In an oral opinion placed on the record on August 16, 2006, Judge Franklin found that Shawn was a credible witness and Mary was not credible. He noted that Mary admitted slamming the door on Shawn and admitted "that she was chasing him around" in her car. The judge concluded that Mary "is extremely bitter and vindictive" toward Shawn and that her strong emotions led her to make terroristic threats and to harass Shawn.

Ms. Montague has somehow constituted herself a vigilante to handle this case [the divorce] the way she would like to have it handled.

And in doing so, I find that she did, in fact, engage in a course of alarming conduct with the purpose to alarm or seriously annoy Mr. Montague. And that course of conduct was tracking him down, tracking down the information concerning his girlfriend, following him, when . . . instead of going to Harpoon Willy's [for dinner, she] instead decides to continue to follow Mr. Montague for miles along Route 70, pulling up alongside of him on the right-hand side, illegally, as she has acknowledged.

What she has acknowledged with regard to the chase on Route 70 lends credence to Mr. Montague's testimony as to what took place and I do find his testimony to be credible. I believe what he indicates took place along Route 70. I find that this constituted harassment under 2C:33-4(c).

. . . I also believe that his testimony is true with regard to the threats that he alleges that the plaintiff made against him to kill him and his companion. And I find that those threats, both at the marina and on Route 70, constitute terroristic threats.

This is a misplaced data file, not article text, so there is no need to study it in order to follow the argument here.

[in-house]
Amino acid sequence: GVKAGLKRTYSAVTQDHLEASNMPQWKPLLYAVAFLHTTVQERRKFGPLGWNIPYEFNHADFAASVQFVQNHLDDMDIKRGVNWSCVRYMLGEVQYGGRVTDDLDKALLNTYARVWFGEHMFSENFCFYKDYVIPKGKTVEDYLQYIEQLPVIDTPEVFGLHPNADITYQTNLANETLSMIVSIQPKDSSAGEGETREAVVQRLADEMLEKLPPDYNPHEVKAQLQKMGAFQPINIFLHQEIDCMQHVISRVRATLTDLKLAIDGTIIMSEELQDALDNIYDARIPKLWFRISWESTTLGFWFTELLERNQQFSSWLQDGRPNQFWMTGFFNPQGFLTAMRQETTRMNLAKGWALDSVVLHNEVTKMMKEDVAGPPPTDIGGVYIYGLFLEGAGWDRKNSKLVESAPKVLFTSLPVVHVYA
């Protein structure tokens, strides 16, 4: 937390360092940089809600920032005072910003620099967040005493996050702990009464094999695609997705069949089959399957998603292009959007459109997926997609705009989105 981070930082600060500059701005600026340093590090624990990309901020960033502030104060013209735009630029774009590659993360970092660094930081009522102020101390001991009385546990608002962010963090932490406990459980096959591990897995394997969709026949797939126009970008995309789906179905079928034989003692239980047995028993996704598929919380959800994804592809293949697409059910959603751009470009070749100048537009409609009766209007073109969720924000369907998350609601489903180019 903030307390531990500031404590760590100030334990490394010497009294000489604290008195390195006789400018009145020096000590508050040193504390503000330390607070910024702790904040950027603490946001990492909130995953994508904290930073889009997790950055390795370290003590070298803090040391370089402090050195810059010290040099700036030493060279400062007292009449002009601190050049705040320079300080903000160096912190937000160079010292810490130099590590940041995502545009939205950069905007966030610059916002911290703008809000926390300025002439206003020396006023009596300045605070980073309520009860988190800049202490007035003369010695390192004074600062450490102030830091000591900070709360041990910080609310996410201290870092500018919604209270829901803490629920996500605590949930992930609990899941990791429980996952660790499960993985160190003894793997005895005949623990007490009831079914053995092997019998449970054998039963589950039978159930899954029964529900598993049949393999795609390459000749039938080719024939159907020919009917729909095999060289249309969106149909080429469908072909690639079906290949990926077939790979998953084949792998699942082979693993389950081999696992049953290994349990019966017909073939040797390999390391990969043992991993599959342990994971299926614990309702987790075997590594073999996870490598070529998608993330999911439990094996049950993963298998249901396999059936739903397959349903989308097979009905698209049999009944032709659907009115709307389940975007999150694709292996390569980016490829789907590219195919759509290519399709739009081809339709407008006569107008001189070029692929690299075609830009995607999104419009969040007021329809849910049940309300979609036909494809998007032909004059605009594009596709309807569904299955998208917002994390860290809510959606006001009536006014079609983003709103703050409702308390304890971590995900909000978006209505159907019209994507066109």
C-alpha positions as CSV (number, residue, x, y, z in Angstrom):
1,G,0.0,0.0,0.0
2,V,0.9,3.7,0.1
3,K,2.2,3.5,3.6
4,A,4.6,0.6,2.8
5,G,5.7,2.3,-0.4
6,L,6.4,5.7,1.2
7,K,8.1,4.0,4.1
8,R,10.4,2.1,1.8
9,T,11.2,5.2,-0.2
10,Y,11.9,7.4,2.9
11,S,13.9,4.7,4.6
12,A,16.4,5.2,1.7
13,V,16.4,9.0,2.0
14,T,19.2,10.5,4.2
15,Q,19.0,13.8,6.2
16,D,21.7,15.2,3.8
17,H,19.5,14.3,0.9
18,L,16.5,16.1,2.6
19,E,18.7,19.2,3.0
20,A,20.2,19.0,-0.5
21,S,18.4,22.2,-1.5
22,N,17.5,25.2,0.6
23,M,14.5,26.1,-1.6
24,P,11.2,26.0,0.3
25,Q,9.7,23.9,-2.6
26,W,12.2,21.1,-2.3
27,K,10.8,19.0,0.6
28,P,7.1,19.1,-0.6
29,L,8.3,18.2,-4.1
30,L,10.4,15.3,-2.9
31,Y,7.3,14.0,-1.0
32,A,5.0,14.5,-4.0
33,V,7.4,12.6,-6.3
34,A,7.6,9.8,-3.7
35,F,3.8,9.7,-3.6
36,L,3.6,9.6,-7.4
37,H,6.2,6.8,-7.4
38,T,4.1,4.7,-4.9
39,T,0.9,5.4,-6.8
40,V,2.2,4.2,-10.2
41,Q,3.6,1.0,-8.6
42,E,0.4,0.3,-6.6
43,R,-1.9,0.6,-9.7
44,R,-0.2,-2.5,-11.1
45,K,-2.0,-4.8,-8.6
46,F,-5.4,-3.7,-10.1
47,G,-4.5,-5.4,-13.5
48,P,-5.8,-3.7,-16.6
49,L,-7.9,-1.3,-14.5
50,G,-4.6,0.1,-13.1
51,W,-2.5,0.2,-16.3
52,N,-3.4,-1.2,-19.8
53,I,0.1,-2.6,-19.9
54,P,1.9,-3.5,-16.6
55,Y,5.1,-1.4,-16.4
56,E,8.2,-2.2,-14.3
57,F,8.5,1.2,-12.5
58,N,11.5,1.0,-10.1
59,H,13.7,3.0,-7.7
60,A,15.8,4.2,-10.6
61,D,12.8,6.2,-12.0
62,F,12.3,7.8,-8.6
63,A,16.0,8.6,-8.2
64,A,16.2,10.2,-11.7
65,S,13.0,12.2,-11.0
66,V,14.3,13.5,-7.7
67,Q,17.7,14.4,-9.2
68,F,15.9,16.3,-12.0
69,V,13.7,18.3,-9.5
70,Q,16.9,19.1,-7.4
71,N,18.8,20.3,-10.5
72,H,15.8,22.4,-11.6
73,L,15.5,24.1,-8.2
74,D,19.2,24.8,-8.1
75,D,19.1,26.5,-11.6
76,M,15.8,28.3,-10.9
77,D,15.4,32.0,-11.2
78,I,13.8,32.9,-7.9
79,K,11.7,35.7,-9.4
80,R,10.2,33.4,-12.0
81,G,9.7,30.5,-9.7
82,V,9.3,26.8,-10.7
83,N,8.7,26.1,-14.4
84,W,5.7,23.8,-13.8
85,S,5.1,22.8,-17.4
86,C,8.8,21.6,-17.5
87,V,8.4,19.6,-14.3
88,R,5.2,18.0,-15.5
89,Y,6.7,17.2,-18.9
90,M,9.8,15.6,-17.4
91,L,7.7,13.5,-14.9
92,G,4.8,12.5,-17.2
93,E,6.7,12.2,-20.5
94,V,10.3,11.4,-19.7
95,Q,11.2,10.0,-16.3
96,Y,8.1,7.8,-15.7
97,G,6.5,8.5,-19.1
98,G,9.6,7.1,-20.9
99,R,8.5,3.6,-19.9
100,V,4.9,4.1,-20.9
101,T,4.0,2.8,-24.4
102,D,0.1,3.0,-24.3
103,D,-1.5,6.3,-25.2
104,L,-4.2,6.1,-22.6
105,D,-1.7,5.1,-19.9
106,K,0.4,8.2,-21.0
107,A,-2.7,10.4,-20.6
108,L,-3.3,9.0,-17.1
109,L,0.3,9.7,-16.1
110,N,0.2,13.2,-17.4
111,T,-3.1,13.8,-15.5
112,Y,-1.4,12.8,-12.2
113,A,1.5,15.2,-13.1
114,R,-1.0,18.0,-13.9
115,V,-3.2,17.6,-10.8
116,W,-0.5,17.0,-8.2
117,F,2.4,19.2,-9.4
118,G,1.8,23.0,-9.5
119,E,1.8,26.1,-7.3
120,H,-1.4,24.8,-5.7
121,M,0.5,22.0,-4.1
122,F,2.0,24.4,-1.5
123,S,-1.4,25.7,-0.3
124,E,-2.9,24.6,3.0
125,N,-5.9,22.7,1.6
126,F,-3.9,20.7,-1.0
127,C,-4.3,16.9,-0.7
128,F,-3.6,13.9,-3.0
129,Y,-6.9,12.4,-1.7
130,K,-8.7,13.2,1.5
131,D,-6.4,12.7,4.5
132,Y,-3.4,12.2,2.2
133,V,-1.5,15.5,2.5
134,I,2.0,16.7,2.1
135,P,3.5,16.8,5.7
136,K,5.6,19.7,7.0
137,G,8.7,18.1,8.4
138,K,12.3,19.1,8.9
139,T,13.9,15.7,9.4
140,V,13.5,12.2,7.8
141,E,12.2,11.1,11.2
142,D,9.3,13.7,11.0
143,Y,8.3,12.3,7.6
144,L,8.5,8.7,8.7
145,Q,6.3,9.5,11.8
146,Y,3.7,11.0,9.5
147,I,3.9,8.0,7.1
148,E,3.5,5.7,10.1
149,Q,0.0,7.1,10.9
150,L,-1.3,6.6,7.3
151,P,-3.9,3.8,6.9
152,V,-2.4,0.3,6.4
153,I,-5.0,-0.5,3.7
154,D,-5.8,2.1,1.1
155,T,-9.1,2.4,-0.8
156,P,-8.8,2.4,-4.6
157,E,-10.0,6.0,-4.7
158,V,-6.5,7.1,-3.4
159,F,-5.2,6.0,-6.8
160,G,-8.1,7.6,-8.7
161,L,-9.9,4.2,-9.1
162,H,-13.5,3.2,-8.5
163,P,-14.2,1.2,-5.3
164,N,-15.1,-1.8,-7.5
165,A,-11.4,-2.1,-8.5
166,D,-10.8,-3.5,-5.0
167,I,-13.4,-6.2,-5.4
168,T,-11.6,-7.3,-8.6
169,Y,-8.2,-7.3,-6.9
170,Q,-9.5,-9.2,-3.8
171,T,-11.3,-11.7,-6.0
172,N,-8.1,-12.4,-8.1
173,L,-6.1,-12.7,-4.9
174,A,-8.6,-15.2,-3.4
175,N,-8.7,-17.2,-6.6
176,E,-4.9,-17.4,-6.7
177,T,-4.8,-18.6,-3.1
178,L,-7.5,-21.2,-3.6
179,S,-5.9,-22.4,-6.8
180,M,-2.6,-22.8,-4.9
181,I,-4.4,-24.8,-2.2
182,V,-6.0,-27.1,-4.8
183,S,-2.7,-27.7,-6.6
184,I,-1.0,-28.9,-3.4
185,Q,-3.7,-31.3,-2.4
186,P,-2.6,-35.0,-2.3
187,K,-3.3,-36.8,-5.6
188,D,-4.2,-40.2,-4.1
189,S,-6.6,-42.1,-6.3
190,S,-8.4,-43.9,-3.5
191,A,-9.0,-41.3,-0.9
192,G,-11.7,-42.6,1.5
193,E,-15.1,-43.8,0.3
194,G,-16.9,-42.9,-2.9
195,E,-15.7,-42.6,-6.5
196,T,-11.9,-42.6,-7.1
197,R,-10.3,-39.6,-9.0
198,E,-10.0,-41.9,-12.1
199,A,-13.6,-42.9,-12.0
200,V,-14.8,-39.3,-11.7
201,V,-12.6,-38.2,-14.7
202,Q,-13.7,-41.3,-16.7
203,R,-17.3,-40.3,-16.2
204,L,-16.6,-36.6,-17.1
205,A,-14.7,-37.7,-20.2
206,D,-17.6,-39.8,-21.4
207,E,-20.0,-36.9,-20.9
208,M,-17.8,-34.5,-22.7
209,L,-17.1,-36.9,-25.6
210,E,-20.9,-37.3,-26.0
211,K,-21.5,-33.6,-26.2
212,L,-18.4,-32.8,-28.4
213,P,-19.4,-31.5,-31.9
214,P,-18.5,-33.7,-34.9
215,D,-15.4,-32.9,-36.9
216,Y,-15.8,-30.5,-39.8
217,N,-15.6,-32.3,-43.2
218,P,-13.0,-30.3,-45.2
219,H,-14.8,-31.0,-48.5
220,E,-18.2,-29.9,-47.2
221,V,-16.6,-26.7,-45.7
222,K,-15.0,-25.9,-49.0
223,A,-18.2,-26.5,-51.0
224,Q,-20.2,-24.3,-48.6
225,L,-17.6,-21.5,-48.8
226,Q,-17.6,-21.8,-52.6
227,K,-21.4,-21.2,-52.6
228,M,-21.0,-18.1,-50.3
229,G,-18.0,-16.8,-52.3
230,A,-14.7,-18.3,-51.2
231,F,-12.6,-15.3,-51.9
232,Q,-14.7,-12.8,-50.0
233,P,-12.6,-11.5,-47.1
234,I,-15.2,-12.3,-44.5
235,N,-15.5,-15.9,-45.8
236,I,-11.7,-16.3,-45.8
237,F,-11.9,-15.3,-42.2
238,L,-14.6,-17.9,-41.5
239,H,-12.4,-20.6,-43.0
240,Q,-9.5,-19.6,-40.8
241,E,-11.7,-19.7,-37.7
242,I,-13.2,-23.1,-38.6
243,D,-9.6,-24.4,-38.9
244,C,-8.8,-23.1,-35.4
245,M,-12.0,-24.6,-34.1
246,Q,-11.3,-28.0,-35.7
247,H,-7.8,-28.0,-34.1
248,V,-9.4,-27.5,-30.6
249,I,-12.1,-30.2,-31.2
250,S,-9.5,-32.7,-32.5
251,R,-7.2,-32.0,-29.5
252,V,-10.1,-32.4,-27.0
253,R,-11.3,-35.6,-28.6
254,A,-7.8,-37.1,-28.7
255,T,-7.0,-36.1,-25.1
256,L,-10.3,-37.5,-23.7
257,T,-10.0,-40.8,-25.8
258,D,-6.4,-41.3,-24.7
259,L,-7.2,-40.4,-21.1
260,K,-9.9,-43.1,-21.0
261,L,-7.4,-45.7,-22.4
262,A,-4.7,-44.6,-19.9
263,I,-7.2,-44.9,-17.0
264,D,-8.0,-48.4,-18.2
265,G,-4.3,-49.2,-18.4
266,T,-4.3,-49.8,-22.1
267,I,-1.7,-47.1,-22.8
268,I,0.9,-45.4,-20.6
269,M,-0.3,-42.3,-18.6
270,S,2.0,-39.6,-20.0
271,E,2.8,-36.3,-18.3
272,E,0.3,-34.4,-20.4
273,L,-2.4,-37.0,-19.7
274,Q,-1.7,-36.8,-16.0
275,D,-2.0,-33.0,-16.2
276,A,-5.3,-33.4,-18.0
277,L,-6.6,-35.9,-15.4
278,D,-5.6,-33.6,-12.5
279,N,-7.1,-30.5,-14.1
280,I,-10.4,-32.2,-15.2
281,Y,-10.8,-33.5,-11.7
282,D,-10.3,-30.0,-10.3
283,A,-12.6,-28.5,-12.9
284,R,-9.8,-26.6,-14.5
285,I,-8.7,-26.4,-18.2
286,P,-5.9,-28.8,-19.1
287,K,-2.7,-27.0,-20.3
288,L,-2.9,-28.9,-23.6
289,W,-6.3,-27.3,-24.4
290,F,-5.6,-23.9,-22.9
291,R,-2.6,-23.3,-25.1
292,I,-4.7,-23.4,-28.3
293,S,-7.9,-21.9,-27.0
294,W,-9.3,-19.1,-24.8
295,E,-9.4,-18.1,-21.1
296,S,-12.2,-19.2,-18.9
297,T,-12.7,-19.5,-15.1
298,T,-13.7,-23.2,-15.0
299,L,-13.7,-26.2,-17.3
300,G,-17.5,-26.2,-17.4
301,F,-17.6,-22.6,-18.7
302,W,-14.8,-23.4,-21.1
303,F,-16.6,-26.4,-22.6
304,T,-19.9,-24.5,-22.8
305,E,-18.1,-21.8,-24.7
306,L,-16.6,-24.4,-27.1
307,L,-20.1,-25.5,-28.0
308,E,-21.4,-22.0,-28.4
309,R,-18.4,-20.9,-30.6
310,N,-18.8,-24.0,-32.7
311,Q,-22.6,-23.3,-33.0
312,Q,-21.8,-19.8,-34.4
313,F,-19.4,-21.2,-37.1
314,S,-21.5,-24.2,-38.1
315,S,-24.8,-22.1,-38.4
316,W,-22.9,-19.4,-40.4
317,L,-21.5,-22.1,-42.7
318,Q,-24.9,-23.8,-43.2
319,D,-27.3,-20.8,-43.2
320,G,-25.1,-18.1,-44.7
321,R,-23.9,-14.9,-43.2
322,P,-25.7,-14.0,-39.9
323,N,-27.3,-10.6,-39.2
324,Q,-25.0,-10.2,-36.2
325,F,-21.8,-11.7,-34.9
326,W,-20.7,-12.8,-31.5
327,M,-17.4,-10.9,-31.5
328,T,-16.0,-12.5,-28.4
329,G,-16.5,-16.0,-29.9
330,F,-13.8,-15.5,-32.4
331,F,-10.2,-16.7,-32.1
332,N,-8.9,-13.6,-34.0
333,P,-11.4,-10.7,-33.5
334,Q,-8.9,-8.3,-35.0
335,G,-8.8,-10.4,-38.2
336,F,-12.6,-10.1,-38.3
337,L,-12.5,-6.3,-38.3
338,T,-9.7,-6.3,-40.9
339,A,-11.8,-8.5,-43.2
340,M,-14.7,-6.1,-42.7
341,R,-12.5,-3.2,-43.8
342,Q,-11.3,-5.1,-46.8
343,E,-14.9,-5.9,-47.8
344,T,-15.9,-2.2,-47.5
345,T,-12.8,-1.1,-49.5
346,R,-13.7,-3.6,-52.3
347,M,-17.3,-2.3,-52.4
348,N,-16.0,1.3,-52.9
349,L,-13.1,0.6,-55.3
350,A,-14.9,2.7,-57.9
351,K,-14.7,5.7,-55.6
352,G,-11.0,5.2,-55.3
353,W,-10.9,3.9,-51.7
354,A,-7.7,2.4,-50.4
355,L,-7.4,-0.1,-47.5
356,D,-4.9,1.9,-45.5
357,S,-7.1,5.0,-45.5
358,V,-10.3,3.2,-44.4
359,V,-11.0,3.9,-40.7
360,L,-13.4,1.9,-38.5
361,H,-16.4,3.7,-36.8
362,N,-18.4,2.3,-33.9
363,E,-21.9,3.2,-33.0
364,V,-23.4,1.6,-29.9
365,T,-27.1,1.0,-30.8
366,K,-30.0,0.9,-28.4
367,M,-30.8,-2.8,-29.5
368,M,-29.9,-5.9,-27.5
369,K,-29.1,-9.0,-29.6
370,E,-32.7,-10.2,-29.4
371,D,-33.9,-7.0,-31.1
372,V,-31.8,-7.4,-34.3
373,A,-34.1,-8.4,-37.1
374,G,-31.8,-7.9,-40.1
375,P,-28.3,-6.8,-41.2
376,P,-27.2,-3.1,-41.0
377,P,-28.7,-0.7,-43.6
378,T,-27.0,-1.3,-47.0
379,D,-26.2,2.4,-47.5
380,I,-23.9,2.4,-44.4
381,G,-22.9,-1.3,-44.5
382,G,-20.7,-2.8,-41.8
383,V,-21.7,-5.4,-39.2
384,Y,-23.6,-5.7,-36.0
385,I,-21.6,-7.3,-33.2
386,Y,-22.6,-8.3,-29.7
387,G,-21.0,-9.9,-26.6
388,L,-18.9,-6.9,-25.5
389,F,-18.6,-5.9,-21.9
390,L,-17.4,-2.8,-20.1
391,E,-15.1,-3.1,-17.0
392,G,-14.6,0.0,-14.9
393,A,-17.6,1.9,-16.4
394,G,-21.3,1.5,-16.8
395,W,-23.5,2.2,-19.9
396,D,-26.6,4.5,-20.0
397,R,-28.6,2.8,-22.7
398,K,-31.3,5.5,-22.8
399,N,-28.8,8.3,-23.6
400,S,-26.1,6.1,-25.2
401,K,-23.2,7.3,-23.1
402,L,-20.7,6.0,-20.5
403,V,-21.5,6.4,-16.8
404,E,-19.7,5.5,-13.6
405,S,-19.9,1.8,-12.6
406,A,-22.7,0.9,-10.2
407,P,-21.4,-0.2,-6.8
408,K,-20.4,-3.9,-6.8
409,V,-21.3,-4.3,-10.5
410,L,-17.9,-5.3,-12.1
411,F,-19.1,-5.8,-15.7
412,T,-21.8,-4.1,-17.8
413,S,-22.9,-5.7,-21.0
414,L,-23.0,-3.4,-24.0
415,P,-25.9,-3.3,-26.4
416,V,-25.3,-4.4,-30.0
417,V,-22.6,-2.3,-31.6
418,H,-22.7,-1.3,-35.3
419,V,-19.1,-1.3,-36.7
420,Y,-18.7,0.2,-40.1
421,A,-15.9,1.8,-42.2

On this appeal, defendant contends that "plaintiff failed to carry the burden of proof to sustain a finding that an act of domestic violence occurred" and contends that "the court abused its discretion in granting plaintiff a final restraining order." Having reviewed the entire record,*fn1 we conclude these arguments are without sufficient merit to warrant discussion in a written opinion, R. 2:11-3(e)(1)(E), beyond the following.

Our review of Judge Franklin's decision is limited to determining whether his findings are supported by substantial evidence in the record, bearing in mind his ability to gauge the credibility of the witnesses. Cesare v. Cesare, 154 N.J. 394, 411-12 (1998). We find substantial support for his conclusion that Mary engaged in a repeated course of intentional harassing conduct on August 8, 2006. See N.J.S.A. 2C:33-4c. She shouted obscenities and threatened to kill Shawn and his girlfriend at the marina. She then chased them for miles on the highway, threatening to "burn" them, driving erratically, and trying to run them off the road. She cursed and threatened to kill them again when Shawn stopped his car on Route 70. He testified that he felt threatened, as a reasonable person in his situation would have. Moreover, the evidence of the threat to kill Shawn and Jessica at the marina, followed by the attempt to run their car off the road, was sufficient to establish a terroristic threat pursuant to N.J.S.A. 2C:12-3b.

Together with Mary's prior violent conduct, her behavior on August 8, 2006, justified a conclusion that she was likely to commit violent or harassing acts in the future if not subject to a final restraining order. Contrary to defendant's argument, the confrontations at issue here are not the "ordinary domestic contretemps" we addressed in Corrente v. Corrente, 281 N.J. Super. 243, 250 (App. Div. 1995). Mary's course of conduct is the kind of threatening, controlling behavior we deem "matters of consequence," appropriately addressed through the Prevention of Domestic Violence Act. Id. at 246-47, 250.